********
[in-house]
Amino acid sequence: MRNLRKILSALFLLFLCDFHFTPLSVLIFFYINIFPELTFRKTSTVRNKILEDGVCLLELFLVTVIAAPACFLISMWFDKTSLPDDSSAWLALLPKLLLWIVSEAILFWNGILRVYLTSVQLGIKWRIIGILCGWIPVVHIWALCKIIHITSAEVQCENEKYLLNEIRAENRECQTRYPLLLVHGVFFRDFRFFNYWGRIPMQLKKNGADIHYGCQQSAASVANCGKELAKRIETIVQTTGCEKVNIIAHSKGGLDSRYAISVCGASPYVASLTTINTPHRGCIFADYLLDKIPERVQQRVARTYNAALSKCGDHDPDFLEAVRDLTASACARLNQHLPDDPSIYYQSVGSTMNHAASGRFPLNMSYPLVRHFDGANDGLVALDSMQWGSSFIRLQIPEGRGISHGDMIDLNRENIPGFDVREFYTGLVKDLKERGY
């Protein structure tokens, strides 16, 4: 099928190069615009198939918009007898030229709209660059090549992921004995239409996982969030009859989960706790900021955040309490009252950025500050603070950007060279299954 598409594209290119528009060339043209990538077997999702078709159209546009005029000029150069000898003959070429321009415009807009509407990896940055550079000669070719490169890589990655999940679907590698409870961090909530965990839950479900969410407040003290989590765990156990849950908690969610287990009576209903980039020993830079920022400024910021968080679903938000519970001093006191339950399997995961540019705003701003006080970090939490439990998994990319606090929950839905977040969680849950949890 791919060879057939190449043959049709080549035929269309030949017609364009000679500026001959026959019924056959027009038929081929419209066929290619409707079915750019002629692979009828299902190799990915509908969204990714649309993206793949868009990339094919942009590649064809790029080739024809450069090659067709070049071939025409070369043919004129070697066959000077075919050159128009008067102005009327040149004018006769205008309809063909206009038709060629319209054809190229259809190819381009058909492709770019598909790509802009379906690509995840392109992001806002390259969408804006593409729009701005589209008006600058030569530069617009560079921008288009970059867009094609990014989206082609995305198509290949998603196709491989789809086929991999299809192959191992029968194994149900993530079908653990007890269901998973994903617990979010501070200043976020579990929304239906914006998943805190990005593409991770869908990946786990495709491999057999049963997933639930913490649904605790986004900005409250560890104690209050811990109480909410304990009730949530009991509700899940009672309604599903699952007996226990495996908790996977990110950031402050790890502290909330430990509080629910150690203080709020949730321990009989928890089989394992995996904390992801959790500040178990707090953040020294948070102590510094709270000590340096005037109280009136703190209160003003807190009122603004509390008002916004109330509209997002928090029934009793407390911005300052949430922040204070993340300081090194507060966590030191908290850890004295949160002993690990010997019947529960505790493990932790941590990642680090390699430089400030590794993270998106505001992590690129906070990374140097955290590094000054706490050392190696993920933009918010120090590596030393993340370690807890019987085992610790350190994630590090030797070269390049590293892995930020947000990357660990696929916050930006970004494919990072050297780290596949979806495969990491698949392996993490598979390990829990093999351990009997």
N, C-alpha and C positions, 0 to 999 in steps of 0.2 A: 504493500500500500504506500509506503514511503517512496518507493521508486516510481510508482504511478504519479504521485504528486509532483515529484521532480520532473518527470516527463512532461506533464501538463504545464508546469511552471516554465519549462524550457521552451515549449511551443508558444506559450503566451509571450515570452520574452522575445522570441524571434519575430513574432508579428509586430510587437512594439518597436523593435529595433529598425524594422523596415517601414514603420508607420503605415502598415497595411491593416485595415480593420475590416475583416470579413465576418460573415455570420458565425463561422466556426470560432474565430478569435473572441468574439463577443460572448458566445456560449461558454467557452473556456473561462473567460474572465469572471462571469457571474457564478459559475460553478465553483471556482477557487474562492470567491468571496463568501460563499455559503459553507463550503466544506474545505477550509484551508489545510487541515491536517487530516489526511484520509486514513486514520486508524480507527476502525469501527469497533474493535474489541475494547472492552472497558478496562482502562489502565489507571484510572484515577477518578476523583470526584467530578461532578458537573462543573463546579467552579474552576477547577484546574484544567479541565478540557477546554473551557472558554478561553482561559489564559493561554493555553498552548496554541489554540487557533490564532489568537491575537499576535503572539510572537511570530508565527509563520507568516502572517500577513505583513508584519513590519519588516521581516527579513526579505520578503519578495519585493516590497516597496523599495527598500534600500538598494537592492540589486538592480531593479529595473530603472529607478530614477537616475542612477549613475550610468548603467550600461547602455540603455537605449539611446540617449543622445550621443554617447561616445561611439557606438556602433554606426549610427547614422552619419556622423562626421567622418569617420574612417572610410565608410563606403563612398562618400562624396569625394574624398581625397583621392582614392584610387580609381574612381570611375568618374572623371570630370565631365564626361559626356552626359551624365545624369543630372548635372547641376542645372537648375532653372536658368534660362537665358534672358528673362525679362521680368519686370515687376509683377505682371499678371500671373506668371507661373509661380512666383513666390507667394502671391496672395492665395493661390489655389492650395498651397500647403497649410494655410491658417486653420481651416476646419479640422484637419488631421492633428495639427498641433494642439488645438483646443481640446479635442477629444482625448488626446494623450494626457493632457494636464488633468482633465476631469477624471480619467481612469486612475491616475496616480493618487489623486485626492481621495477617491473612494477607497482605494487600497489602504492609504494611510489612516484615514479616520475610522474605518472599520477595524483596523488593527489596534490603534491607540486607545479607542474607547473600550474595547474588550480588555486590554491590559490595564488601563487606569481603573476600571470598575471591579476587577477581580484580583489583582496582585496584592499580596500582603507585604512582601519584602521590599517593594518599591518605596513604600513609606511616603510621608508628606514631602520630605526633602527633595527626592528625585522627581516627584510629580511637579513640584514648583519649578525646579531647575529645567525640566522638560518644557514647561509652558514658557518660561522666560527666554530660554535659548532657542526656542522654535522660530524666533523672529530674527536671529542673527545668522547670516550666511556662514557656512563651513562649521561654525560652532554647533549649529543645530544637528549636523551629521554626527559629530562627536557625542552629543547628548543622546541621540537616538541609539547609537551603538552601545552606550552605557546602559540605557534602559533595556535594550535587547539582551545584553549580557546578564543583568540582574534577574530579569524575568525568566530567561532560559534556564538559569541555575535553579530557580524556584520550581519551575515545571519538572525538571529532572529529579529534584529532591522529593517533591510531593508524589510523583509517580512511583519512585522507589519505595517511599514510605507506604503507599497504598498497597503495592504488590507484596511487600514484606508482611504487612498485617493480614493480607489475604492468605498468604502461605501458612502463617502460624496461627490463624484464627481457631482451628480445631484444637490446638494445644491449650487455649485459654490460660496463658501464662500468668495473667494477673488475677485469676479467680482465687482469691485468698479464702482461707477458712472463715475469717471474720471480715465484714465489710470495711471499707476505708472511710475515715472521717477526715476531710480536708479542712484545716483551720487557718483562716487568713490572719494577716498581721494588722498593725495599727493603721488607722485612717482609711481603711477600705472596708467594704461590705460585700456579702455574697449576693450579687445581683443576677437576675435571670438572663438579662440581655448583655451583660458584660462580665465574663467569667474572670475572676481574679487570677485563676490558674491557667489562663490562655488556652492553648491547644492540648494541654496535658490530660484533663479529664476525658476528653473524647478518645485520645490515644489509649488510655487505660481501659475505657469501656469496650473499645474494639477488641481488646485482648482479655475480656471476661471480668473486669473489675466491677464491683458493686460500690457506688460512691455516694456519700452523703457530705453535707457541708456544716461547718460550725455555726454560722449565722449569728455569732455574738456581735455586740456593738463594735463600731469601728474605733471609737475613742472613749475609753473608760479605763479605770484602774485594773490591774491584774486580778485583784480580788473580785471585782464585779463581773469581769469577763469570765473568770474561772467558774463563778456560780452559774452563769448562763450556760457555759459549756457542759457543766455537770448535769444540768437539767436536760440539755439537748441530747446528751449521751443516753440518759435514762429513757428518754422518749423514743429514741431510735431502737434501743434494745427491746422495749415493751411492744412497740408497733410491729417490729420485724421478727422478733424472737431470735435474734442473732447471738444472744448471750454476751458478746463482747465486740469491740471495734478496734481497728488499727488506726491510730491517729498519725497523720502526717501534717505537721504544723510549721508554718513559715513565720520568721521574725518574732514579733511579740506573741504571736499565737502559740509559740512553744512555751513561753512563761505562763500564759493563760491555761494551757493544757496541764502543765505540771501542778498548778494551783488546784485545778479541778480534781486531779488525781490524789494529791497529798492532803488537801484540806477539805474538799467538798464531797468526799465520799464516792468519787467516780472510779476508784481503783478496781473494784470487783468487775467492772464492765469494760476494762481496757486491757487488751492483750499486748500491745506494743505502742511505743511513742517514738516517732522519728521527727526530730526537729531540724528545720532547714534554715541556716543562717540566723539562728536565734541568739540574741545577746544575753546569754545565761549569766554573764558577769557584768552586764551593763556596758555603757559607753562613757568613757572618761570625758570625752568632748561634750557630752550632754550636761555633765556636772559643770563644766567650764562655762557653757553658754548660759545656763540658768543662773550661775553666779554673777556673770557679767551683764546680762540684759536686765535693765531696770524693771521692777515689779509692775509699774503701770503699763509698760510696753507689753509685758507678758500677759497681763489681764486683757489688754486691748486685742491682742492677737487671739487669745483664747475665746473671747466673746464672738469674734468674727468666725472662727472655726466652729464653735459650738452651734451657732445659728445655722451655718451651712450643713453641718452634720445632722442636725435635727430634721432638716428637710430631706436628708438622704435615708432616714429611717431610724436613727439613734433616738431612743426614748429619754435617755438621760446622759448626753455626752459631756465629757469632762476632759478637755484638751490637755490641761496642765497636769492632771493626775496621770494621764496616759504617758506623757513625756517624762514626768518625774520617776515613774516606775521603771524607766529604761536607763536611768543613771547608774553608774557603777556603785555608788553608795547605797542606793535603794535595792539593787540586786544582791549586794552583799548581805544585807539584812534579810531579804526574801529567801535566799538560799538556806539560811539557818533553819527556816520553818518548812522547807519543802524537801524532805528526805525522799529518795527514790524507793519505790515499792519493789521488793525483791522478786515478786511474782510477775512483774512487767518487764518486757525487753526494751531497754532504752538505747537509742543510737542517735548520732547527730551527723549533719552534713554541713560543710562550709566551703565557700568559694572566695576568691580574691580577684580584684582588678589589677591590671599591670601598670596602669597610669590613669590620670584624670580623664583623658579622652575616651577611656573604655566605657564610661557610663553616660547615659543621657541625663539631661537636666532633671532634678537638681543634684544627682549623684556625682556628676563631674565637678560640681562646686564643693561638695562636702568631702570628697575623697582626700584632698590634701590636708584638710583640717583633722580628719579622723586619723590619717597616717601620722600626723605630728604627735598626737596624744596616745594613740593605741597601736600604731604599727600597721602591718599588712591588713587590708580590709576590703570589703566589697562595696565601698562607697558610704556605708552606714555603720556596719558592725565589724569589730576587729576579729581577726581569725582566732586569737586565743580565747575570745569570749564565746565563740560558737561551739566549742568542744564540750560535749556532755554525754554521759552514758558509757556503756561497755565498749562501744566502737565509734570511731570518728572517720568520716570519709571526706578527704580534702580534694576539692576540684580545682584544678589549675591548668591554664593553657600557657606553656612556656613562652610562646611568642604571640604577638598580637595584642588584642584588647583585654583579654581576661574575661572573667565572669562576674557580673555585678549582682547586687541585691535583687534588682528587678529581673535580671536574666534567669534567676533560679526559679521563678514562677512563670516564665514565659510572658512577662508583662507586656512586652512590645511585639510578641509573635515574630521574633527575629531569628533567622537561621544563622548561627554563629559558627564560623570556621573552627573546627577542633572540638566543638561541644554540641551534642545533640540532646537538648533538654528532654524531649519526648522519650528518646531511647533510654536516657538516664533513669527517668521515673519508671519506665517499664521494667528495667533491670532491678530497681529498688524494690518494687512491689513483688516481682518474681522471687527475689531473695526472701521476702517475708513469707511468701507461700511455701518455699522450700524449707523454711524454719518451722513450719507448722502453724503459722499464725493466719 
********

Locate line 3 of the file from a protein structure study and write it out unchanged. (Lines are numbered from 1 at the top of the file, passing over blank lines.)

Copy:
């Protein structure tokens, strides 16, 4: 099928190069615009198939918009007898030229709209660059090549992921004995239409996982969030009859989960706790900021955040309490009252950025500050603070950007060279299954 598409594209290119528009060339043209990538077997999702078709159209546009005029000029150069000898003959070429321009415009807009509407990896940055550079000669070719490169890589990655999940679907590698409870961090909530965990839950479900969410407040003290989590765990156990849950908690969610287990009576209903980039020993830079920022400024910021968080679903938000519970001093006191339950399997995961540019705003701003006080970090939490439990998994990319606090929950839905977040969680849950949890 791919060879057939190449043959049709080549035929269309030949017609364009000679500026001959026959019924056959027009038929081929419209066929290619409707079915750019002629692979009828299902190799990915509908969204990714649309993206793949868009990339094919942009590649064809790029080739024809450069090659067709070049071939025409070369043919004129070697066959000077075919050159128009008067102005009327040149004018006769205008309809063909206009038709060629319209054809190229259809190819381009058909492709770019598909790509802009379906690509995840392109992001806002390259969408804006593409729009701005589209008006600058030569530069617009560079921008288009970059867009094609990014989206082609995305198509290949998603196709491989789809086929991999299809192959191992029968194994149900993530079908653990007890269901998973994903617990979010501070200043976020579990929304239906914006998943805190990005593409991770869908990946786990495709491999057999049963997933639930913490649904605790986004900005409250560890104690209050811990109480909410304990009730949530009991509700899940009672309604599903699952007996226990495996908790996977990110950031402050790890502290909330430990509080629910150690203080709020949730321990009989928890089989394992995996904390992801959790500040178990707090953040020294948070102590510094709270000590340096005037109280009136703190209160003003807190009122603004509390008002916004109330509209997002928090029934009793407390911005300052949430922040204070993340300081090194507060966590030191908290850890004295949160002993690990010997019947529960505790493990932790941590990642680090390699430089400030590794993270998106505001992590690129906070990374140097955290590094000054706490050392190696993920933009918010120090590596030393993340370690807890019987085992610790350190994630590090030797070269390049590293892995930020947000990357660990696929916050930006970004494919990072050297780290596949979806495969990491698949392996993490598979390990829990093999351990009997």